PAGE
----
Roman Times and Events: Those about to Die, Chapter 12, Part 3 of 4

(by Daniel P. Mannix)

The Romans also exhibited unicorns. These animals were really oryx antelopes from Africa but the bestiarii would take a young oryx and bind his horns together as though grafting twigs.

The soft young horns would grow together, producing one straight horn which was a far better weapon against other animals in the arena. The legend of the unicorn probably originated from this custom although some students believe that the original unicorn was the one-horned rhinoceros of India.

Individual fights were often staged between animals, and some of these animals became as well known as the famous gladiators. Statius wrote a beautiful ode to a lion who was killed by a younger opponent in the arena at the time of Domitian: "Poor fellow, what good has it done you to learn to obey a master weaker than yourself, to learn to leave and re-enter your cage on command, to retrieve your quarry for him and even let him put his hand between your jaws? Once you were the terror of the arena and all the other lions shrank back when you marched past. You died fighting, as bravely as any soldier, and even when you knew that you'd received your death wound, you waited with open jaws for the enemy to finish you off."

"Yet know that the people and the senate mourn for you as though you were a famous gladiator and among thousands of other beasts gathered from Scythia to the banks of the Rhine, Caesar's face only fell when you died although it was nothing but another lion lost."

There are accounts of trained lions being used to pull chariots for the editor of the games and also several cases when trained lions saved their bestiarii masters from wild animals.

Then, of course, there's the famous story of Androcles and the lion. Androcles was a Greek slave who escaped from his master and, while wandering around the desert, met a lion with a thorn in his foot. Androcles pulled out the thorn and the lion never forgot the kind deed.

Later, the lion was captured and shipped to the arena and so was Androcles. The starved lion was turned loose in the arena to devour the escaped slave but the lion refused to harm the man who had befriended him. A leopard was turned loose to do the job and the lion killed the leopard to defend his pal. The crowd demanded that both Androcles and the lion be freed.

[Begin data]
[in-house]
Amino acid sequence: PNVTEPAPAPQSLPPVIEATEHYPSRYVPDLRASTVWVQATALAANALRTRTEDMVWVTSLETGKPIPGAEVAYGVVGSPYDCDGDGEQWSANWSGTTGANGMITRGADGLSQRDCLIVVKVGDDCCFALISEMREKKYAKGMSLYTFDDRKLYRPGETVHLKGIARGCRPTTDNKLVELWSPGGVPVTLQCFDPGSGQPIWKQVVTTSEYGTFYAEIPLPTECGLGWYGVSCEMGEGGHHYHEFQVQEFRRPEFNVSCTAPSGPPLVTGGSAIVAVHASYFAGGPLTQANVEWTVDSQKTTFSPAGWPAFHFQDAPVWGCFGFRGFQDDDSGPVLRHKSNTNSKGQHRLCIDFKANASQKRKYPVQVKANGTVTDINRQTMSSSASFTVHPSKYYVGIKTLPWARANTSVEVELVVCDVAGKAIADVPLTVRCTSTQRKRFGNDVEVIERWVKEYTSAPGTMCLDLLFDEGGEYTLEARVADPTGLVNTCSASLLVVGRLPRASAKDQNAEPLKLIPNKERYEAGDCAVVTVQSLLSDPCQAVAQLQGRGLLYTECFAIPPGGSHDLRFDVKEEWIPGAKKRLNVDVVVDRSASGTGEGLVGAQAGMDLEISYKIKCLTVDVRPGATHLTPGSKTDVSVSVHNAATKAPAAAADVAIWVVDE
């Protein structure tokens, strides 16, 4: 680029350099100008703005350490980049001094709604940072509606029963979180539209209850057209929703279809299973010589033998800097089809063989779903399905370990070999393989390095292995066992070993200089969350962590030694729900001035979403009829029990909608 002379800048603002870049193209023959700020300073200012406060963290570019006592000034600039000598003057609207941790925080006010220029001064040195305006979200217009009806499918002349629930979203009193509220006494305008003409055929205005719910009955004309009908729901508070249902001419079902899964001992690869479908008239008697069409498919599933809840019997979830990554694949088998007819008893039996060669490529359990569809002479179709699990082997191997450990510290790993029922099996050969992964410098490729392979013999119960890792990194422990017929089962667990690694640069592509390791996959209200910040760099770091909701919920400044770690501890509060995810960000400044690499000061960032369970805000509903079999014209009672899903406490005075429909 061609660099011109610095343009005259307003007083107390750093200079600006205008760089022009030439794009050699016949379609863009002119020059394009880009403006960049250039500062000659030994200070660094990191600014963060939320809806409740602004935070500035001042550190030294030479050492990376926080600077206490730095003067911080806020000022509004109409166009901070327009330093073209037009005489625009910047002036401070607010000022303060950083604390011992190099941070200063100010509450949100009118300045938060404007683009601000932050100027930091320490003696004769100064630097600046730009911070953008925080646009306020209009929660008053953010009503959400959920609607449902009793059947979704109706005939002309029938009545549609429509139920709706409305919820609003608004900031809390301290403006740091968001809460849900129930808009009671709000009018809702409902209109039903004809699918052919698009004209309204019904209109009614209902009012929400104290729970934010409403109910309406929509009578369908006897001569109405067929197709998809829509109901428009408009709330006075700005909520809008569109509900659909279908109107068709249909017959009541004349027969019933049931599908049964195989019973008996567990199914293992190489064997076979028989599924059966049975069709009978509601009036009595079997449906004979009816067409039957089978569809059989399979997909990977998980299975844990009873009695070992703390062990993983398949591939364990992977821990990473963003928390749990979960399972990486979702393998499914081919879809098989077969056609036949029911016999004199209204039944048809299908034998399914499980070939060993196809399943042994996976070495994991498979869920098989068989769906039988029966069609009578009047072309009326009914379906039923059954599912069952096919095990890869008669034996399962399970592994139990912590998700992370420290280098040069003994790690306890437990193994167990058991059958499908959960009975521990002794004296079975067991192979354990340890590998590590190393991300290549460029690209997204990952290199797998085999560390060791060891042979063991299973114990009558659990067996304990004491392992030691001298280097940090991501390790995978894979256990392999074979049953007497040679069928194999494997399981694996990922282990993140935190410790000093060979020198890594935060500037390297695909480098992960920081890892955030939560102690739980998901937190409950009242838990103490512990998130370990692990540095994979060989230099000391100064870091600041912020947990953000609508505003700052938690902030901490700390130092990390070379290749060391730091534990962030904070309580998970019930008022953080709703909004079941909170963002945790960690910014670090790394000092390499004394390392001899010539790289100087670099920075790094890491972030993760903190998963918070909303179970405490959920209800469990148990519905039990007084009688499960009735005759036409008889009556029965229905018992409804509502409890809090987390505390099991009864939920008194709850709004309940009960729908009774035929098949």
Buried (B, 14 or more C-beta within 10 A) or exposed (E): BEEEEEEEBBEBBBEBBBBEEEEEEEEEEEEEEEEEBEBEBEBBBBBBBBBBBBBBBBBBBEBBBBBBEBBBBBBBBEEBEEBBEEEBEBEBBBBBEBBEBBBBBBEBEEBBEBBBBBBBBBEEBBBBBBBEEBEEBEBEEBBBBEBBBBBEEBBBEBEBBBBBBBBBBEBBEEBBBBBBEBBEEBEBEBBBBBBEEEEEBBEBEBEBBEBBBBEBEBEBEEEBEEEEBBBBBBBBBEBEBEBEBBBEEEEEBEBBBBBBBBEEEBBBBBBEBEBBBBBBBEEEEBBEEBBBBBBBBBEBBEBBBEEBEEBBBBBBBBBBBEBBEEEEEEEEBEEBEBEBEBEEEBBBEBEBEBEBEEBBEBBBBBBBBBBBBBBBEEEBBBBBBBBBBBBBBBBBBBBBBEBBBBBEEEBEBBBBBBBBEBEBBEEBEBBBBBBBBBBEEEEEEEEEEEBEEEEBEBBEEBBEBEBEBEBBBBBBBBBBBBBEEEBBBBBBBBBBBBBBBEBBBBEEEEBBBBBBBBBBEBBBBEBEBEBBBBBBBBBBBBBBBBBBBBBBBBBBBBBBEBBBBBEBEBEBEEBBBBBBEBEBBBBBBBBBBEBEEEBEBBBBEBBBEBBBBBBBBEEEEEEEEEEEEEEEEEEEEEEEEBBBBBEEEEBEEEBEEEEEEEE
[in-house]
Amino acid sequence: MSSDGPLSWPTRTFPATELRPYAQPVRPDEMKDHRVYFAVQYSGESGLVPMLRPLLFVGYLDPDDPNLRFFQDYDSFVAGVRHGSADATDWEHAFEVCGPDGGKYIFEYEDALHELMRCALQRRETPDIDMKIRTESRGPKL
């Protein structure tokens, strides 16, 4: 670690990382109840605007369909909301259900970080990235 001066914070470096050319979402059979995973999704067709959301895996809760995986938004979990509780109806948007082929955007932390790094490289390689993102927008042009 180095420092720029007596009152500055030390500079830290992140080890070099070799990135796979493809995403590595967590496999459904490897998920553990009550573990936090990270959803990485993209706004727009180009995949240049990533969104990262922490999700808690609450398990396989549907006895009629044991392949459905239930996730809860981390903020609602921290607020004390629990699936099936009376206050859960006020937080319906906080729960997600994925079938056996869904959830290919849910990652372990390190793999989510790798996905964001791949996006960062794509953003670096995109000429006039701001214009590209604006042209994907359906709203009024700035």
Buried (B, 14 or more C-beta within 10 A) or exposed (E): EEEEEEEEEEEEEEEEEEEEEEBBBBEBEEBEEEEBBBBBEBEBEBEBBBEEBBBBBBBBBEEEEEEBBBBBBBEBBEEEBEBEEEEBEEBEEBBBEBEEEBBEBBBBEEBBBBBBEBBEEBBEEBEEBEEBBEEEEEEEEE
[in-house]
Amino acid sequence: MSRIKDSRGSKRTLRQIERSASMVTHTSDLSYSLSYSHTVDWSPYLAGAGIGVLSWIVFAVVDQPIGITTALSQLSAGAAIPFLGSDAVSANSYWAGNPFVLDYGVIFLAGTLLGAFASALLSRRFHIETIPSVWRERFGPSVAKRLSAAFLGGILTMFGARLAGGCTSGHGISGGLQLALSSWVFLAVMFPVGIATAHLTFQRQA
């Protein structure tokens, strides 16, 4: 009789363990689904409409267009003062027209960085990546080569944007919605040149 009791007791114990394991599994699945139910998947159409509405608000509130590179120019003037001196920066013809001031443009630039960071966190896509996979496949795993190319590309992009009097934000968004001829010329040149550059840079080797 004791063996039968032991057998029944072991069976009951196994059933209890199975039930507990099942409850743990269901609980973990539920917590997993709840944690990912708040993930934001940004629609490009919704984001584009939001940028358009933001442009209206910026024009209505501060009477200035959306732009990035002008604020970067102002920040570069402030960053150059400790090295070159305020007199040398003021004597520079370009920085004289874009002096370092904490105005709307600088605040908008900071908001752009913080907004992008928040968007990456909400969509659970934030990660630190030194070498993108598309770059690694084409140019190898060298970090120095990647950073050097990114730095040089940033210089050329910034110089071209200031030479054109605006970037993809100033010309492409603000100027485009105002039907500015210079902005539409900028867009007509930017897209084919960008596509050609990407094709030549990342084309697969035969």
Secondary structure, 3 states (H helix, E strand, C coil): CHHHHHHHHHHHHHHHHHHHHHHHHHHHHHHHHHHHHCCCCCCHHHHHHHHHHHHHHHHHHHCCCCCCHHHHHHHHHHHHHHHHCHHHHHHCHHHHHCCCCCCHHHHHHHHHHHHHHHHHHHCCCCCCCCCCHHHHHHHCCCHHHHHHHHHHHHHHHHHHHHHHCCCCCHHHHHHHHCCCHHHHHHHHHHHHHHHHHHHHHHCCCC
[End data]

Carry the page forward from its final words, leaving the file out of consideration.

Afterwards, Androcles made a living by exhibiting the lion in taverns. Gellius and Aelian both swear to the truth of this story (it happened during the reign of Claudius) so I'll believe it. Ordinarily, I'd have my doubts. Anyhow, it's one of the best authenticated legends in history.

What happened to Carpophorus? I don't know so I'll invent an ending suitable for this strange man.

A wealthy noblewoman asked Carpophorus to bring one of his trained jackasses to her room at night promising him a fabulous sum of money. Carpophorus naturally complied.

The lady had made elaborate preparations for the event; four eunuchs had placed a feather bed on the floor, covered with Tyrian purple cloth embroidered in gold, and had arranged soft pillows at one end. The lady instructed Carpophorus to lead the jackass to the bed and get him to lie down, and then with her own hands she rubbed him with oil of balsam.

When the preparations were complete, Carpophorus was ordered to leave the room and return the next morning. This performance is described in great detail by Apuleius in "The Golden Ass."

The lady demanded the jackass's services so often that Carpophorus was afraid that she might kill herself but after a few weeks his only concern was that she might totally exhaust the valuable animal. Still, he made such a fortune from the business that he was able to purchase a genuine unicorn's horn.

Of course, Carpophorus knew all about the orxy-unicorms used in the arena, but this horn was different. It was pure ivory and over seven feet long. There were only a few of these horns in Rome and they were enormously valuable because if poisoned wine were served in a cup made of a unicorn's horn, the poison would bubble and betray its presence.

Carpophorus suspected that these horns were faked in some way, but after carefully examining his purchase he became convinced that it was real ivory and did not come from any known animal. The bestiarius' ambition was to find a unicorn and exhibit it in the arena.

Roman Events: Those about to Die, Chapter Twelve, Part 4 is next.

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